From: European Space Agency, ESA
Views: 164

15 ratings
Time: 01:24 More in Science & Technology


02-09-2014 05:46 PM CEST

An update from ESA astronaut Andreas Mogensen as he joins the NEEMO 19 crew in Key Largo, Florida.

NEEMO – NASA Extreme Environment Mission Operations – trains astronauts for life in space. Living and working in an underwater base is similar to being on a space station.

NEEMO’s underwater habitat off Florida acts as makeshift a space base for astronauts to make regular ‘waterwalks’ in full scuba gear. Both underwater missions plan sorties for the astronauts to simulate spacewalks.

More about NEEMO: http://www.esa.int/Our_Activities/Human_Spaceflight/Astronauts/NEEMO

More about Andreas Mogensen: http://andreasmogensen.esa.int

NASA’s NEEMO website: http://www.nasa.gov/mission_pages/NEEMO/

From: European Space Agency, ESA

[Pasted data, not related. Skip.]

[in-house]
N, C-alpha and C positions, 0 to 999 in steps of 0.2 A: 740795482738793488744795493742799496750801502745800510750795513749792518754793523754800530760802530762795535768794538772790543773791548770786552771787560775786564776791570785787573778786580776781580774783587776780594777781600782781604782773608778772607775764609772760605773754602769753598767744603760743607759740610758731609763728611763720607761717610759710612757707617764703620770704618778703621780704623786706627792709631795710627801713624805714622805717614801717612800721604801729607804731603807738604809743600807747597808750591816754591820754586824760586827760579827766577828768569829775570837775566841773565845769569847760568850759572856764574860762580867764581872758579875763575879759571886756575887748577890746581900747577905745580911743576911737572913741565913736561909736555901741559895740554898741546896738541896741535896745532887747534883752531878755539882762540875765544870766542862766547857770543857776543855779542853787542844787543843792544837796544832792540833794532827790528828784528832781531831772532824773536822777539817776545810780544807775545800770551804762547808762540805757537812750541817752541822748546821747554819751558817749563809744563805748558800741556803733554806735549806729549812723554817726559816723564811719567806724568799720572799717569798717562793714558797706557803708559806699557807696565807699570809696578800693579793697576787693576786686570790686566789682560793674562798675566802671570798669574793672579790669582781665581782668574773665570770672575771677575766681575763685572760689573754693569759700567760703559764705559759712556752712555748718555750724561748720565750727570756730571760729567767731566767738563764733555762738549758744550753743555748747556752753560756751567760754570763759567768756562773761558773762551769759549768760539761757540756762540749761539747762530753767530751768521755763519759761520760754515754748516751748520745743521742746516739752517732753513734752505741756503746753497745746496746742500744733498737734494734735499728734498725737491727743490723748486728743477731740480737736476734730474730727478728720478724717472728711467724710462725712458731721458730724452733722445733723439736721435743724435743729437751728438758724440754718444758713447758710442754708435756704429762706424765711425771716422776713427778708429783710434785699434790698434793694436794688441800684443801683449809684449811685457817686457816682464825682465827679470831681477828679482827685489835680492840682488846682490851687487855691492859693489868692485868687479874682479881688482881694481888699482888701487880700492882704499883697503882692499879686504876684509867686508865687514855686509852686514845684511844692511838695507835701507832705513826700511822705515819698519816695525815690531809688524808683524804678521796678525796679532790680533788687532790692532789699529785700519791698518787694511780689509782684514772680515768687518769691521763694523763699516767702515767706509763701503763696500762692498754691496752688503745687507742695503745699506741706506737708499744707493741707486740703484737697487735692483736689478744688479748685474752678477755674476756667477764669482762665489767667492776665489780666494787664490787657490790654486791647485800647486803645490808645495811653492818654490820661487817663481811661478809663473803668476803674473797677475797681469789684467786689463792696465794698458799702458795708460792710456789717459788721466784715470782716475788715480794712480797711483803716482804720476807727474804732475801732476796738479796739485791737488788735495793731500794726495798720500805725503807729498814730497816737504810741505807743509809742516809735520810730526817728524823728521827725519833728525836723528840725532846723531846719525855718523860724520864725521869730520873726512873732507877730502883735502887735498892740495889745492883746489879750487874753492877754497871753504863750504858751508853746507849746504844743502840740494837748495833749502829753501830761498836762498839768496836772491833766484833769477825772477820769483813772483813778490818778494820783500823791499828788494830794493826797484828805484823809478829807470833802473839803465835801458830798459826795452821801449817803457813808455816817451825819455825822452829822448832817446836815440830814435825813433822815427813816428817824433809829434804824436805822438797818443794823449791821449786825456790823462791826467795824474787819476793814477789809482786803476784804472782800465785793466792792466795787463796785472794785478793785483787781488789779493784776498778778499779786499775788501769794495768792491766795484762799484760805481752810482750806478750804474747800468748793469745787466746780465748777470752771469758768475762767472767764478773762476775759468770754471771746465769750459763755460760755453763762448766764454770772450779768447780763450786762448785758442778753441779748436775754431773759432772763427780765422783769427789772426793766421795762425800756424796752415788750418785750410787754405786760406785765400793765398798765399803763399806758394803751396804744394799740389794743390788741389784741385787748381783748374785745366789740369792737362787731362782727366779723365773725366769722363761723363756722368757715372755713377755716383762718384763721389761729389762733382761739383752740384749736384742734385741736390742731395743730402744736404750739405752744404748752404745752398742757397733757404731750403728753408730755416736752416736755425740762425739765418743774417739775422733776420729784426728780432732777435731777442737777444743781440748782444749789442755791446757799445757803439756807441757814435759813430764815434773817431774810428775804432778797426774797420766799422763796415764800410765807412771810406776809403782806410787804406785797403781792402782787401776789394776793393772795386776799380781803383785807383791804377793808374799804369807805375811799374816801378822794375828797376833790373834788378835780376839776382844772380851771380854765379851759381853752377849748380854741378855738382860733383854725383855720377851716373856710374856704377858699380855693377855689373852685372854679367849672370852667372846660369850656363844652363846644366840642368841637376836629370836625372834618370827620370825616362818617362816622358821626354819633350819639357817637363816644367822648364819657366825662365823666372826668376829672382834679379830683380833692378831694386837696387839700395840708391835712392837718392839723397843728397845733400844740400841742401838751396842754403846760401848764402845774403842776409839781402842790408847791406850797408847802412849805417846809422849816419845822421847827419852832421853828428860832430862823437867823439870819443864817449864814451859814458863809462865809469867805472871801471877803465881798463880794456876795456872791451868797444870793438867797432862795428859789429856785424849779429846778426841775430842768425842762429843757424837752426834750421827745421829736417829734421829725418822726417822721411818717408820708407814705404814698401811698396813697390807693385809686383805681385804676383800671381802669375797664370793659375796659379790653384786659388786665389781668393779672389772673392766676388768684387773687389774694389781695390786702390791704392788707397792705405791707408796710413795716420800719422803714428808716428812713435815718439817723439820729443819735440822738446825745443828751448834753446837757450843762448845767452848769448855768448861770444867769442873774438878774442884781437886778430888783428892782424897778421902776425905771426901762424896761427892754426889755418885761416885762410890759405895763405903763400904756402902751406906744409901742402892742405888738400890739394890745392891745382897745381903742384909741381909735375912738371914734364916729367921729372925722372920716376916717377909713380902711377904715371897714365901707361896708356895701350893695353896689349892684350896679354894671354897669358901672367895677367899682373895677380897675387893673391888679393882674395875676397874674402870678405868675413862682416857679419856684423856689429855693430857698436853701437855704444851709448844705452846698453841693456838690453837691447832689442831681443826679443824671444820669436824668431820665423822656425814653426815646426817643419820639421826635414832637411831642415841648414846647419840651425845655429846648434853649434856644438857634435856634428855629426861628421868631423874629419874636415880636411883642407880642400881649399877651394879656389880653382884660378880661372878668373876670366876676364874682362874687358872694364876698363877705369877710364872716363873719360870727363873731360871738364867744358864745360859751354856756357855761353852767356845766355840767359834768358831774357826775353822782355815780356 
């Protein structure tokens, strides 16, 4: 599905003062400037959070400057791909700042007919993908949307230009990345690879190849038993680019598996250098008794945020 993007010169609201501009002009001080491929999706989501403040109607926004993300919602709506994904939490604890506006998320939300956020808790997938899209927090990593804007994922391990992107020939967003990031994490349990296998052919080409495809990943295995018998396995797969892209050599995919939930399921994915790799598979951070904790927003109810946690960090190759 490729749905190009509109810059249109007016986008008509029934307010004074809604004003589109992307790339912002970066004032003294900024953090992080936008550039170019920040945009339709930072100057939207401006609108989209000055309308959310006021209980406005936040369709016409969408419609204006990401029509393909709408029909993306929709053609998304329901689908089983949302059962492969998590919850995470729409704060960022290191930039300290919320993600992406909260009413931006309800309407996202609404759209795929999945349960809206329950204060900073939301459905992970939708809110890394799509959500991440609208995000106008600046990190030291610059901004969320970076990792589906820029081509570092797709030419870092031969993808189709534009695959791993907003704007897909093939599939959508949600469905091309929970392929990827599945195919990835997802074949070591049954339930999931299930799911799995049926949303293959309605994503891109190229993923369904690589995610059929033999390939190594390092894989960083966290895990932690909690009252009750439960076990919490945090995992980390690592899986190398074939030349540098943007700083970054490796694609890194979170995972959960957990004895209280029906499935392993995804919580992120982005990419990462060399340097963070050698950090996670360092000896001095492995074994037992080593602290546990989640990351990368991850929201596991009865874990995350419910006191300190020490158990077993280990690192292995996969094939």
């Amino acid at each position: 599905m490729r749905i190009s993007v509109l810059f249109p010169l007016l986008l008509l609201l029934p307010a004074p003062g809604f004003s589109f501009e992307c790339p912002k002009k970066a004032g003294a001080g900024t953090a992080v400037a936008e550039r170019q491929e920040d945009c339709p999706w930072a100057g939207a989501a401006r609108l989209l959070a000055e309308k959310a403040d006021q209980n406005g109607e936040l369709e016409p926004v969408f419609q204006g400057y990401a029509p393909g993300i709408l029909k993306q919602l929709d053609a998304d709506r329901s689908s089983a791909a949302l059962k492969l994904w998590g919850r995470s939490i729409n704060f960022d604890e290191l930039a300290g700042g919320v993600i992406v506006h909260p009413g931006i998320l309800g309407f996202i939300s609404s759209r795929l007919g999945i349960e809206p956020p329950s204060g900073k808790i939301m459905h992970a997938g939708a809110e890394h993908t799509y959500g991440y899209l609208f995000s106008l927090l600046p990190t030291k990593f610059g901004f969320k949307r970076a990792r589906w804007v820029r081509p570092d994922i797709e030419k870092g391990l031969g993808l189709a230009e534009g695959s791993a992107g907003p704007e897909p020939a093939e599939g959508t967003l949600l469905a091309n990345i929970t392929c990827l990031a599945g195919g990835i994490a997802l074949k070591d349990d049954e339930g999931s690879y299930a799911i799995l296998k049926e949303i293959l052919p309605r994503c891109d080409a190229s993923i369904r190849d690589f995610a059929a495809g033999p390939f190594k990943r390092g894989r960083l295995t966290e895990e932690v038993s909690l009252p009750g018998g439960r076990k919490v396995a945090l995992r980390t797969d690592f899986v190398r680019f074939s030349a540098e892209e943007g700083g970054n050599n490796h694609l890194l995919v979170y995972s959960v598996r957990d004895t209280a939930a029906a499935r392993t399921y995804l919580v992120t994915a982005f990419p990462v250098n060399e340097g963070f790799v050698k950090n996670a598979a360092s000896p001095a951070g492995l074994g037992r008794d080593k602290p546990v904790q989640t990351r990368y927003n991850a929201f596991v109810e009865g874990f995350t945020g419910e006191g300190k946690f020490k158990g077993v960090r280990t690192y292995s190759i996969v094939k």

Views: 174

15 ratings
Time: 02:15 More in Science & Technology

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Alpbach Summer School produces Venus Mission Concepts

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Alpbach Summer School produces Venus Mission Concepts
02-09-2014 12:30 PM CEST

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Mission concepts to study why Earth and Venus are so similar yet so different have been chosen for further study by the European Space Agency. No big thing for a space agency you might think. But what’s special about these concepts is that they have been designed by teams of students, and newly qualified young scientists and engineers.

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Radar vision maps Napa Valley earthquake

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Radar vision maps Napa Valley earthquake
02-09-2014 10:17 AM CEST

Sentinel-1_maps_earthquake_small.jpg

Sentinel-1A has added yet another string to its bow. Radar images from this fledgling satellite have been used to map the rupture caused by the biggest earthquake that has shaken northern California in 25 years.